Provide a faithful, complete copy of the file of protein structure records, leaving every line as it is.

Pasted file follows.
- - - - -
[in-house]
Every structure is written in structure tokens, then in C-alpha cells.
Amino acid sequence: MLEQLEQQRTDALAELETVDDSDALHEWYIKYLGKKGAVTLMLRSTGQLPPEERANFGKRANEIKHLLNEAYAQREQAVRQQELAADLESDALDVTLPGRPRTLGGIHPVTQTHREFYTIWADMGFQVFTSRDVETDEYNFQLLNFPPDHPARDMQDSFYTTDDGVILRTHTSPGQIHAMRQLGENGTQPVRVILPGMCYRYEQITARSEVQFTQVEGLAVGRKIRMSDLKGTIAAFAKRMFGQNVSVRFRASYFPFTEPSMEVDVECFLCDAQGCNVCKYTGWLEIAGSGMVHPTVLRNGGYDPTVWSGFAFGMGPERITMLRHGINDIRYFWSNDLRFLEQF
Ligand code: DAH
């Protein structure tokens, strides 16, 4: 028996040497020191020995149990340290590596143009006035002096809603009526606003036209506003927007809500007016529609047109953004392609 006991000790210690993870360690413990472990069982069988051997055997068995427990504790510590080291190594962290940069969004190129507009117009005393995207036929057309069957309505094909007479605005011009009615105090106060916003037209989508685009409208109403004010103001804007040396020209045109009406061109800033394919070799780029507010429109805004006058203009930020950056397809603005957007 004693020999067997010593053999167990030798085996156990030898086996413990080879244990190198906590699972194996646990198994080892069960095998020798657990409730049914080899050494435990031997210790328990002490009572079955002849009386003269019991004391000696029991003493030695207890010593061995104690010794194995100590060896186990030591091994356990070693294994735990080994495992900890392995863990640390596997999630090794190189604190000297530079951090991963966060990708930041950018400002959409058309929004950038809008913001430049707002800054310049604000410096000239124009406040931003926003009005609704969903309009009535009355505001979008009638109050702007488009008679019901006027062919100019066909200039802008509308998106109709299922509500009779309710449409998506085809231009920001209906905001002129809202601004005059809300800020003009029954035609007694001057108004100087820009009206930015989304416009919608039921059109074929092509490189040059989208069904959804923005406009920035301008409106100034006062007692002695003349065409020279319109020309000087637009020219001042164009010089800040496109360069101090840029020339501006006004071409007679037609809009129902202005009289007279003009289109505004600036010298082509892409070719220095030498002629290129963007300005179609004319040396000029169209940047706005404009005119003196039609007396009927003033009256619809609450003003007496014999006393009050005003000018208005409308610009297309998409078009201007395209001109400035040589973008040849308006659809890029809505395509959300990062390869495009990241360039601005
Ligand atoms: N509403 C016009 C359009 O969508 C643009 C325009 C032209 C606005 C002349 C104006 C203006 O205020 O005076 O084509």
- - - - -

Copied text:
[in-house]
Every structure is written in structure tokens, then in C-alpha cells.
Amino acid sequence: MLEQLEQQRTDALAELETVDDSDALHEWYIKYLGKKGAVTLMLRSTGQLPPEERANFGKRANEIKHLLNEAYAQREQAVRQQELAADLESDALDVTLPGRPRTLGGIHPVTQTHREFYTIWADMGFQVFTSRDVETDEYNFQLLNFPPDHPARDMQDSFYTTDDGVILRTHTSPGQIHAMRQLGENGTQPVRVILPGMCYRYEQITARSEVQFTQVEGLAVGRKIRMSDLKGTIAAFAKRMFGQNVSVRFRASYFPFTEPSMEVDVECFLCDAQGCNVCKYTGWLEIAGSGMVHPTVLRNGGYDPTVWSGFAFGMGPERITMLRHGINDIRYFWSNDLRFLEQF
Ligand code: DAH
């Protein structure tokens, strides 16, 4: 028996040497020191020995149990340290590596143009006035002096809603009526606003036209506003927007809500007016529609047109953004392609 006991000790210690993870360690413990472990069982069988051997055997068995427990504790510590080291190594962290940069969004190129507009117009005393995207036929057309069957309505094909007479605005011009009615105090106060916003037209989508685009409208109403004010103001804007040396020209045109009406061109800033394919070799780029507010429109805004006058203009930020950056397809603005957007 004693020999067997010593053999167990030798085996156990030898086996413990080879244990190198906590699972194996646990198994080892069960095998020798657990409730049914080899050494435990031997210790328990002490009572079955002849009386003269019991004391000696029991003493030695207890010593061995104690010794194995100590060896186990030591091994356990070693294994735990080994495992900890392995863990640390596997999630090794190189604190000297530079951090991963966060990708930041950018400002959409058309929004950038809008913001430049707002800054310049604000410096000239124009406040931003926003009005609704969903309009009535009355505001979008009638109050702007488009008679019901006027062919100019066909200039802008509308998106109709299922509500009779309710449409998506085809231009920001209906905001002129809202601004005059809300800020003009029954035609007694001057108004100087820009009206930015989304416009919608039921059109074929092509490189040059989208069904959804923005406009920035301008409106100034006062007692002695003349065409020279319109020309000087637009020219001042164009010089800040496109360069101090840029020339501006006004071409007679037609809009129902202005009289007279003009289109505004600036010298082509892409070719220095030498002629290129963007300005179609004319040396000029169209940047706005404009005119003196039609007396009927003033009256619809609450003003007496014999006393009050005003000018208005409308610009297309998409078009201007395209001109400035040589973008040849308006659809890029809505395509959300990062390869495009990241360039601005
Ligand atoms: N509403 C016009 C359009 O969508 C643009 C325009 C032209 C606005 C002349 C104006 C203006 O205020 O005076 O084509």